Nicholas J. Rasmussen, who led the US government's National Counterterrorism Centre from 2014 to 2017, said that given the focus on radical Islamism, US intelligence services could do more to investigate right-wing extremism online and share that information with American allies.
"I think in my time when I was in government and had counterparts in the UK and Australia, 'Five Eyes' partners, very close professional and personal relationships, not once did this topic come up, which is kind of crazy when you think about it," Rasmussen said. He was referring to the so-called Five Eyes — the United States, Britain, Canada, Australia and New Zealand — which broadly share intelligence.
Australian crime data reflects the intense focus on Islamist extremism. The federal police said that of 15 terrorist operations disrupted since September 2014, only one was related to right-wing extremism.
While experts say the threat from white supremacism in Australia is most likely greater than those figures indicate, it is difficult to know just how big it is. Australia, unlike the United States, Canada and other Western countries, does not track hate crimes.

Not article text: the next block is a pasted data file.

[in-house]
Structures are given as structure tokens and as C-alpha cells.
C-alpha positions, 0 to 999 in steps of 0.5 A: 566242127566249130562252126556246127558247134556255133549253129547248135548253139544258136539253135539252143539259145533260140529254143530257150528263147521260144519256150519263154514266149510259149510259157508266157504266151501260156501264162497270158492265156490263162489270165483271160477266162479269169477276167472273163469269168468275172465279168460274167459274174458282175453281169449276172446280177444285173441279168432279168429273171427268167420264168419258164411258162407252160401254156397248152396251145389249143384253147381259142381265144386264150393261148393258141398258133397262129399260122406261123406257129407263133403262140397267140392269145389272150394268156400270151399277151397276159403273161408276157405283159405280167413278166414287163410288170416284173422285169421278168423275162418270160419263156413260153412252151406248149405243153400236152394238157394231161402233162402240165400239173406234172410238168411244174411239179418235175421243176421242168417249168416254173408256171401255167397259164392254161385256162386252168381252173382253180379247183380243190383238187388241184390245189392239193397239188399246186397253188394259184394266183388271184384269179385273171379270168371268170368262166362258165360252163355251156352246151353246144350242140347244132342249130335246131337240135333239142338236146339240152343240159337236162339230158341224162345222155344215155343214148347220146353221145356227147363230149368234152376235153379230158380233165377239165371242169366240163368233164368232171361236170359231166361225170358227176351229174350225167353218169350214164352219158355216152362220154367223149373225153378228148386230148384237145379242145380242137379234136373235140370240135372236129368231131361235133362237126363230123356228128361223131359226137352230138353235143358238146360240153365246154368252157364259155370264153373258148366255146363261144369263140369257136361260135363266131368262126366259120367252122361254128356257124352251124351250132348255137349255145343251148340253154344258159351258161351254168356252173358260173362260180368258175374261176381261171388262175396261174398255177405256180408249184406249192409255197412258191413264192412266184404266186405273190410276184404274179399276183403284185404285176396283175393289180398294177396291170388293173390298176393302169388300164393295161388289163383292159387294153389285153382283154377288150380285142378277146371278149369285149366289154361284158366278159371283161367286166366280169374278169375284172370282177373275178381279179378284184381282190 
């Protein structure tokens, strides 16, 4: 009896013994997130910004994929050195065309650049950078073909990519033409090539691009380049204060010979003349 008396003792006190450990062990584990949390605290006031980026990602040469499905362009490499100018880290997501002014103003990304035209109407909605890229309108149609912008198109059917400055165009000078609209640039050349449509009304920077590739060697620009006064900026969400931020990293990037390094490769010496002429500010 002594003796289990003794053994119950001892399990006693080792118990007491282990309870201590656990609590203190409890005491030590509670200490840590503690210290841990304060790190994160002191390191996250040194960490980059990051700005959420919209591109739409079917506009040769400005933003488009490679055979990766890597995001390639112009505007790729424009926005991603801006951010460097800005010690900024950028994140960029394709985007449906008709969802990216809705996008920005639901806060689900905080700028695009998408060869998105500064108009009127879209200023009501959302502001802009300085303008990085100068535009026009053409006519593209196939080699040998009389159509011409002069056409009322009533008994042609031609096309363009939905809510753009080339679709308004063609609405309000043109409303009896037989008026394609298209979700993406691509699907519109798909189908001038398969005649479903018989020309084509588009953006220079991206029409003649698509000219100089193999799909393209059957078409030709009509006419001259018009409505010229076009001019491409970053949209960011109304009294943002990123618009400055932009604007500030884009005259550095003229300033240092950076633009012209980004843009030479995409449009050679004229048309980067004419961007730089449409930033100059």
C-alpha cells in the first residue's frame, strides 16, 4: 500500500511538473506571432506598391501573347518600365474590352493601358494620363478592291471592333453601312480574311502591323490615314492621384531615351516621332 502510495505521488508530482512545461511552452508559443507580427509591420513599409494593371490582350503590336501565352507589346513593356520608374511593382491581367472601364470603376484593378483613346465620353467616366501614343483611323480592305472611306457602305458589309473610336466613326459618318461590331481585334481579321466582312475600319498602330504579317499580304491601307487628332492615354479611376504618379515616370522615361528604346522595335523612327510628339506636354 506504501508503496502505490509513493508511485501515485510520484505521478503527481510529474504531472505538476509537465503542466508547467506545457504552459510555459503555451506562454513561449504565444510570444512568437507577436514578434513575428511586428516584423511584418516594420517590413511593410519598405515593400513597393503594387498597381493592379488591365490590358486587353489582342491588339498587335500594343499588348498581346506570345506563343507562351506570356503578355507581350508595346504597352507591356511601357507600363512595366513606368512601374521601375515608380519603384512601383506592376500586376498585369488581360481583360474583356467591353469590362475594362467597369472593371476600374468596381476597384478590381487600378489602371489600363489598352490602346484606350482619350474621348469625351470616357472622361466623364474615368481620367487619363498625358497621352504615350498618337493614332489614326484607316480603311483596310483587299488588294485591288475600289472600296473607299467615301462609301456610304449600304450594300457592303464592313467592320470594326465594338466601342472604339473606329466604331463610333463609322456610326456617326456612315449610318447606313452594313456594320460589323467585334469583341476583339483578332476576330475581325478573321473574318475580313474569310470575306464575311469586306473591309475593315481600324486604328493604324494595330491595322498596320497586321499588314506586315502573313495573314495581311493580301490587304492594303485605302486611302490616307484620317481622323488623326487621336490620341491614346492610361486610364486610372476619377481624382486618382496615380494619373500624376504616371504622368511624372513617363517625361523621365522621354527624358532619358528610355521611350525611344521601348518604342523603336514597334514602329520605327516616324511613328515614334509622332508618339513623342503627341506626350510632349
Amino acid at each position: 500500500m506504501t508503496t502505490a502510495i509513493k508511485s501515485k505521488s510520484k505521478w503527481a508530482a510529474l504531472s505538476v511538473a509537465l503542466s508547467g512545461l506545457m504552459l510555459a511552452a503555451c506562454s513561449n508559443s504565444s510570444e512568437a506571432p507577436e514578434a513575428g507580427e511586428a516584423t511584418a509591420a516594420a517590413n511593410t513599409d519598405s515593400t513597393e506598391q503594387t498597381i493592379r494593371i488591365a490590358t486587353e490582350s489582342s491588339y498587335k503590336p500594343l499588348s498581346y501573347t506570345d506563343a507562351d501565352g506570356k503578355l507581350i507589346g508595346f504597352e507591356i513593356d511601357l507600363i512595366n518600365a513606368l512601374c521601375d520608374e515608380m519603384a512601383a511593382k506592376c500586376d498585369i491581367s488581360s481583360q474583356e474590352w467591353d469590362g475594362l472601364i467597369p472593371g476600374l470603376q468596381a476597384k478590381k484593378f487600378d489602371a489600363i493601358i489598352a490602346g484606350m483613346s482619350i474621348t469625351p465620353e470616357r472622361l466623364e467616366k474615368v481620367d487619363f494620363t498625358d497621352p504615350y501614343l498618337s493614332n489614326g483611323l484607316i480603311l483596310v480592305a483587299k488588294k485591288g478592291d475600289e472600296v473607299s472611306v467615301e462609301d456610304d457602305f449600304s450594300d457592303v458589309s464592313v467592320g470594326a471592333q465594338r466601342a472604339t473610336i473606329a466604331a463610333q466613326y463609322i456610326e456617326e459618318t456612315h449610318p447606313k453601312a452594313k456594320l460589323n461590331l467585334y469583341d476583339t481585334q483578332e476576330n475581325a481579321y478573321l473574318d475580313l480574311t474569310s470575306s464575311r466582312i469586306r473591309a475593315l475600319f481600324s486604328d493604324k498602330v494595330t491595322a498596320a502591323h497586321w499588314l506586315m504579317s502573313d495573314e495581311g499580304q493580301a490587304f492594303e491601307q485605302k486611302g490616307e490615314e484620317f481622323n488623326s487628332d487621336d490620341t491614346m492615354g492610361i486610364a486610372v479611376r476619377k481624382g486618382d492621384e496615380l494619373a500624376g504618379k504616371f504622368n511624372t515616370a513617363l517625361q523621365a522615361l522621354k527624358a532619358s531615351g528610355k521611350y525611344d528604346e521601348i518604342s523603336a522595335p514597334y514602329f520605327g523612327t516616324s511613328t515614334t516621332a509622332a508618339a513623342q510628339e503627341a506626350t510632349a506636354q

Tim Soutphommasane, who was the race discrimination commissioner for Australia from 2013 to 2018, said he had repeatedly pushed for the creation of a database to record reports of hate crimes. The absence of data has made it difficult to track trends, he added.
"I also made clear last year when I was still in the commission role that I believed that the state of race relations had deteriorated, and that political debates were at risk of normalising racism," Soutphommasane said.
"As commissioner, it was my unequivocal view," he added, "based on what various communities were conveying to me, that many people felt that the danger posed by racist extremism was more pronounced than it had been in the past."
New Zealand also did not track hate crimes before the Christchurch attacks, but the government has called current laws on hate speech inadequate and is looking at ways to strengthen them.
Two weeks after the massacre, the country's spy agencies were authorised to increase their "intrusive" activities and put more people under surveillance.
Andrew Little, the government minister in charge of the intelligence agencies, said in an interview that the country's primary spy agency, the Security Intelligence Service, had started to examine the threat of far-right extremism to New Zealand in the middle of last year.
The examination was prompted, he said, by the white nationalist rallies in Charlottesville, Virginia — which had taken place a year earlier — as well as "events happening in Europe."
"They were doing what they call a baseline review, so that was really taking the time to gauge what was happening," Little said.
He said he was unsure whether the work had gotten as far as identifying specific white supremacists or groups in New Zealand, and he would not say whether he had signed any warrants allowing individuals linked to far-right groups to be spied on.